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Anthony Nash

Anthony Nash

Anthony Nash: 'Meyler can take us to the next level'

By John Harrington

Cork hurling goalkeeper Anthony Nash thinks the appointment of John Meyler as Kieran Kingston’s successor as Rebels team manager is a positive because it ensures continuity.

Meyler was a team selector under Kingston last year, and Nash believes his knowledge of what it took to transform Cork into Munster champions in 2017 will be a huge asset when it comes to looking ahead to 2018.

“I had an inkling at the end of the year that Kieran was under pressure with work to kind of commit again for the year,” Nash told GAA.ie today.

“He'd done great work, he had put a great panel together and management team. But the positive to come out of it all is the fact that John was there last year.

“Continuity is huge for us because last year was a positive. Look, how '18 will go I don't know, but at least he has an idea how '17 worked and that we're not starting from scratch.

“I'd be close enough to Kieran as well, even '14 when he was coach, I got on very well with him. I actually played golf with him a bit as well. He's a very nice fella, so as a person it's a pity he went, yeah.

“But regards next year I think John is going to do a fantastic job. I think everyone saw his passion in the U21 match after the Waterford game but John's a very shrewd man as well. I think he'll just take us forward, hopefully to the next level.”

Nash was one of Cork’s best players this year. His reflex saves and highly accurate distribution played a huge part in their Munster Championship success.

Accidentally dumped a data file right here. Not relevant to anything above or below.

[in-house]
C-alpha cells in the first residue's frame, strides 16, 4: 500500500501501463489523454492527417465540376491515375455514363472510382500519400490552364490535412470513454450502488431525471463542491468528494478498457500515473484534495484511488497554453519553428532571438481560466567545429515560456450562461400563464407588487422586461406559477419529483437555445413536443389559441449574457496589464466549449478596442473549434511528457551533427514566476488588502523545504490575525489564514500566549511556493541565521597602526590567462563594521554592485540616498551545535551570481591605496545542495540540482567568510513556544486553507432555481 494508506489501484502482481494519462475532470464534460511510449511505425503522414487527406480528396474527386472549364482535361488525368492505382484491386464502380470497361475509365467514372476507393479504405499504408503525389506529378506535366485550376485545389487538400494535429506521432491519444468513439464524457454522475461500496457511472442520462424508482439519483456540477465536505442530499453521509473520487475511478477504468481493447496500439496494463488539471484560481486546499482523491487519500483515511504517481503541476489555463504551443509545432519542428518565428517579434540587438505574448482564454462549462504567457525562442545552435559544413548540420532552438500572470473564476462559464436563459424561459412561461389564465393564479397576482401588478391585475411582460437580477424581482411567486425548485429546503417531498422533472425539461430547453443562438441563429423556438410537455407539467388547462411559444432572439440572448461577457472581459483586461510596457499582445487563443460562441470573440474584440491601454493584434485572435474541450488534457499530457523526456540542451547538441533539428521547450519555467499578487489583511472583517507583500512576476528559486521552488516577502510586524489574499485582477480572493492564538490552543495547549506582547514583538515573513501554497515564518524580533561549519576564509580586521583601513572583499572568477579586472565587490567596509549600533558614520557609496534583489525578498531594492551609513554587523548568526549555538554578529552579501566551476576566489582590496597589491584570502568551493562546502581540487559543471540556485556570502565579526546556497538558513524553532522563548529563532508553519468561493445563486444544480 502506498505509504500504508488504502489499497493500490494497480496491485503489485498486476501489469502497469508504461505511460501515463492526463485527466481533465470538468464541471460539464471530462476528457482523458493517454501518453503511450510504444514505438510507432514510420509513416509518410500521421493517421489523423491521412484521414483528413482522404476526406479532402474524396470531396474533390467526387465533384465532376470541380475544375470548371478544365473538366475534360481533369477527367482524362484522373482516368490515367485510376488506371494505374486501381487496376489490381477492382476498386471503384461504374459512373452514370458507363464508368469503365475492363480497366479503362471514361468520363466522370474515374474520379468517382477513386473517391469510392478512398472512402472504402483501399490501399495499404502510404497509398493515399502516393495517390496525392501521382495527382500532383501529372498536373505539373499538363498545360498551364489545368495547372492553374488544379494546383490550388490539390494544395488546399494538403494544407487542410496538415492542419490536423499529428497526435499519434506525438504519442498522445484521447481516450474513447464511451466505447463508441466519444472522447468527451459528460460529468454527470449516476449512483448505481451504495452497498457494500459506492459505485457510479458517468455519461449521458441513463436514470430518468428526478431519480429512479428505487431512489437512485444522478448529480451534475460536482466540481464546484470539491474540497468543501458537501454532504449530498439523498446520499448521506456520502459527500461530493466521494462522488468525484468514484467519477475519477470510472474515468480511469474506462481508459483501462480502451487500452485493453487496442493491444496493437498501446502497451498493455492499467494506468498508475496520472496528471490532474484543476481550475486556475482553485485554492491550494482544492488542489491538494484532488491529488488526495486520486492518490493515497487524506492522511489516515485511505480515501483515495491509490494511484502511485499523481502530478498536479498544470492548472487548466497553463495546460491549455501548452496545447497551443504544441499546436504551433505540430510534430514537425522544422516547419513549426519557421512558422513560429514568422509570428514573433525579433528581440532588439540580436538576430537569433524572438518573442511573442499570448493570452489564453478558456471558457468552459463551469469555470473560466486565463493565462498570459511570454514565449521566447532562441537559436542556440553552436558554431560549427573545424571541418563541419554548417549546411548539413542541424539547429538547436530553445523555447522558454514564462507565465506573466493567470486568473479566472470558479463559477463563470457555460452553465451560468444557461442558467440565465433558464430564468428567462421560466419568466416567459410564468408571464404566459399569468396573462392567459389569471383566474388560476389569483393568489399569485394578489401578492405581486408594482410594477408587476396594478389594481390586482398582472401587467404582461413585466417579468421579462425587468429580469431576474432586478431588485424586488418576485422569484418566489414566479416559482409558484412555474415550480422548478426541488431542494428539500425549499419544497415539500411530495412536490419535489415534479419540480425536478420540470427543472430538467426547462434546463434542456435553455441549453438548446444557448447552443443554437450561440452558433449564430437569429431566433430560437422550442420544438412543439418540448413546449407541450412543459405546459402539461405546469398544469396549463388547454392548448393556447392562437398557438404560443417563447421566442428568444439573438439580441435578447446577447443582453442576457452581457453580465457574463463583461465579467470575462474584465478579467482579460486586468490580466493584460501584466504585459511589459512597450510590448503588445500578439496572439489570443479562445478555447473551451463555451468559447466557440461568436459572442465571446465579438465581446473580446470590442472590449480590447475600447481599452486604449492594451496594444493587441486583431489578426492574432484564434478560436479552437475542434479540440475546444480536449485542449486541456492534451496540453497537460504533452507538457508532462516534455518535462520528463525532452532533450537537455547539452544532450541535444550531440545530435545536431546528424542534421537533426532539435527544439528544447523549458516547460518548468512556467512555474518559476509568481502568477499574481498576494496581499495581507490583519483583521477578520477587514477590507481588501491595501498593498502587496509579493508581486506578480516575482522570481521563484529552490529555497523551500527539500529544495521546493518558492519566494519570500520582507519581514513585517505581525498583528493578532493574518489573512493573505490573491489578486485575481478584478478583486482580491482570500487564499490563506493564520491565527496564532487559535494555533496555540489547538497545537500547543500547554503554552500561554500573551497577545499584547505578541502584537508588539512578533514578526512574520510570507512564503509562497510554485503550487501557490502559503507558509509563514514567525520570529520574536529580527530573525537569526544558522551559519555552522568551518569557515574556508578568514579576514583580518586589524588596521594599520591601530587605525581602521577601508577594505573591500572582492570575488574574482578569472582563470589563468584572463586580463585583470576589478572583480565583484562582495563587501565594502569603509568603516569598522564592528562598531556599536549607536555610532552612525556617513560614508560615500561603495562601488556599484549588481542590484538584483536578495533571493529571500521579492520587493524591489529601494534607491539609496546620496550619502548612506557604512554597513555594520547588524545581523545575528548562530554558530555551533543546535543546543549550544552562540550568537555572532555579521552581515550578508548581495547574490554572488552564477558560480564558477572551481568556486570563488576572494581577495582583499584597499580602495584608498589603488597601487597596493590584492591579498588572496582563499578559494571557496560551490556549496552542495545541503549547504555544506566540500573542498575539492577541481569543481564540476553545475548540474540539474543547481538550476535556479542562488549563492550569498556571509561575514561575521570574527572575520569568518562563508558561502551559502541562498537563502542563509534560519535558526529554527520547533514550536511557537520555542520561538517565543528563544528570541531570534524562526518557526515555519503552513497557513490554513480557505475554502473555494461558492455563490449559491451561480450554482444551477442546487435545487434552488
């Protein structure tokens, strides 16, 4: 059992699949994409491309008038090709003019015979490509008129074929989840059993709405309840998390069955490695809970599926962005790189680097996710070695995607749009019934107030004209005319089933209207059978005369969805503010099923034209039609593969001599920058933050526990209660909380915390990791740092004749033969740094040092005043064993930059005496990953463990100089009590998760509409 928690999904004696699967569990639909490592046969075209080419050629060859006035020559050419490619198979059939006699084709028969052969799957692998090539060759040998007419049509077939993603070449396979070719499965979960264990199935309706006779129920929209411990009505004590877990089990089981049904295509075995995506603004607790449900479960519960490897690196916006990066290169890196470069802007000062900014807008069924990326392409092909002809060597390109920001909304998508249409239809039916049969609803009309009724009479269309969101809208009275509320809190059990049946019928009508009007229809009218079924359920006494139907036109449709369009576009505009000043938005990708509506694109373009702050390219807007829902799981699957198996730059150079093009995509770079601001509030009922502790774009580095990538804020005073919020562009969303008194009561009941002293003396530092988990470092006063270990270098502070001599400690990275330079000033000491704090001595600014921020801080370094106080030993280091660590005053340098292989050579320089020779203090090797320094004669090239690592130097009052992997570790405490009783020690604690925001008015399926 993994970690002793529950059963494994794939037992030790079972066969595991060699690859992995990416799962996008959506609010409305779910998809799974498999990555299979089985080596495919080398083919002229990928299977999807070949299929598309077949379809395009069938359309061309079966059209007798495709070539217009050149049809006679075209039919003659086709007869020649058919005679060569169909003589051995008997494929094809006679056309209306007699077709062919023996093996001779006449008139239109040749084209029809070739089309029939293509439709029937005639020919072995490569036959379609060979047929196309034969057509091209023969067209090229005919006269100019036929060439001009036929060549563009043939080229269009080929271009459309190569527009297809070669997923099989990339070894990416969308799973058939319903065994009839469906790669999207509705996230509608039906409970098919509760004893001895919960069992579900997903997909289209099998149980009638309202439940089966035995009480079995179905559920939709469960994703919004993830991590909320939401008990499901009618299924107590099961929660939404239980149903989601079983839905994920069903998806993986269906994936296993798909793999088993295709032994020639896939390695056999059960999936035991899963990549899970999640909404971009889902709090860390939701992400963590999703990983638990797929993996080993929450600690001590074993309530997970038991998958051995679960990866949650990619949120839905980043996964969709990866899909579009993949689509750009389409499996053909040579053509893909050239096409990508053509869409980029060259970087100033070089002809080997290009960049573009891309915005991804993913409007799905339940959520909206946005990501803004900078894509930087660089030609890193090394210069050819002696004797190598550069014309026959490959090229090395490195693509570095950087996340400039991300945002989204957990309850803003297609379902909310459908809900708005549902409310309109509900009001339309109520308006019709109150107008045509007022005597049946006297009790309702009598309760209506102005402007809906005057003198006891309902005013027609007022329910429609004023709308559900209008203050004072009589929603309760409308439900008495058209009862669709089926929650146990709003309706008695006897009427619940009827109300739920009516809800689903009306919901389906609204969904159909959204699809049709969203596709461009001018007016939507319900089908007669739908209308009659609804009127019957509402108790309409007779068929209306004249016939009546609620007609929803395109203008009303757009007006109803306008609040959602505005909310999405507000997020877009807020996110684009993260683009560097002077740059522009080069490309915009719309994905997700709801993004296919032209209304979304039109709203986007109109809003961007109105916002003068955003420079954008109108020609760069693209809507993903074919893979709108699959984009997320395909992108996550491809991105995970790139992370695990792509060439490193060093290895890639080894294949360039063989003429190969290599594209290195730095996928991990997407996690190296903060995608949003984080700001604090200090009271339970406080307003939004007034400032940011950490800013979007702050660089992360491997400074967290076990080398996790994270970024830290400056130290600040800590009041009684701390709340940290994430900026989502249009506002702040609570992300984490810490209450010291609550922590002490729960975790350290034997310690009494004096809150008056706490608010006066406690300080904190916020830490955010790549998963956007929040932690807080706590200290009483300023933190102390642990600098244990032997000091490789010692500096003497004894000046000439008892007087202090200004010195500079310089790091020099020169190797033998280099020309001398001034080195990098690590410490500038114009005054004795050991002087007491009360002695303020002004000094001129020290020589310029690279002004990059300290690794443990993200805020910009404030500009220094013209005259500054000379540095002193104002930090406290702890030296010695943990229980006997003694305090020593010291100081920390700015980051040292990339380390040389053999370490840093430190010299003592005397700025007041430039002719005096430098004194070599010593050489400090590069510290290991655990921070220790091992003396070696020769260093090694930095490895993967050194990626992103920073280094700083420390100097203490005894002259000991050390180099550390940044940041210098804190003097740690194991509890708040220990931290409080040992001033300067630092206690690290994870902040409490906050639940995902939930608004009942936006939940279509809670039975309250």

At the age of 33 he looks to be still very much at the top of his game, and he has no plans to step away from the inter-county scene any time soon.

“Definitely, look it's a kind of a thing where fellas talk about burnout and breaks - and rightly so - but I didn't get a chance until I was 25 or 26 or more whatever it was,” said Nash.

“So I'm just making sure while I can play, I do play. I always said to myself when I turn 33 I'd make a decision and I feel that I'm physically okay at the moment.

“If I can get more out of myself, depending on performances obviously. With Cork I've Patrick Collins, who's an outstanding goalkeeper. And with Kanturk, I've Barry Kenneally, who was a Cork minor sub a couple of years ago.

“If I'm going well enough to be playing, fair enough, and if I'm not then the management make a decision. But as long as I can play, I think I'll try anyway.

“Look, I love hurling so as long as I can play it. When I retire I think I'll get involved in it some way or another anyway. So I might as well keep playing while I can.”

Nash should get plenty of opportunities to play next year with the Munster Championship being played off on a round-robin basis, and he's looking forward to seeing how the new format works.

Anthony Nash in action for Cork.
Anthony Nash in action for Cork.

“More games is great,” he said. “I want to play as many times as I possible can during the summer rather than training. I think for an outfielder it's going to be difficult.

“For a goalkeeper I think fatigue wise it's not a thing, it's just mentally getting yourself up for the game and making sure you're right.

“The only negative I see out of all of this is if a fella pulls a hamstring or something like that, he could be gone for the entirety of the Munster championship. Look, is it positive? I think more games is definitely positive.”

Nash isn’t giving too much thought to what the 2018 season might hold for Cork just yet, because for now his energy is very much occupied with trying to help his club Kanturk defeat Kilmaley of Clare in Sunday’s AIB Munster Club Intermediate Hurling Final.

It's been a long year between club and county, but he's not about to complain about that. 

“I'm just trying to focus myself on Kanturk,” said Nash. “When I'm with Cork, I'm a million per cent with Cork and when I'm with Kanturk, I try to mimic that, I try to keep it the same way.

“It's 12 or 13 months on the go really but I wouldn't have it any other way. I was 16 when I started playing with Kanturk, 15 actually when I started playing football with them, so to say we're a senior club now, I'd go 24 months in a row.”

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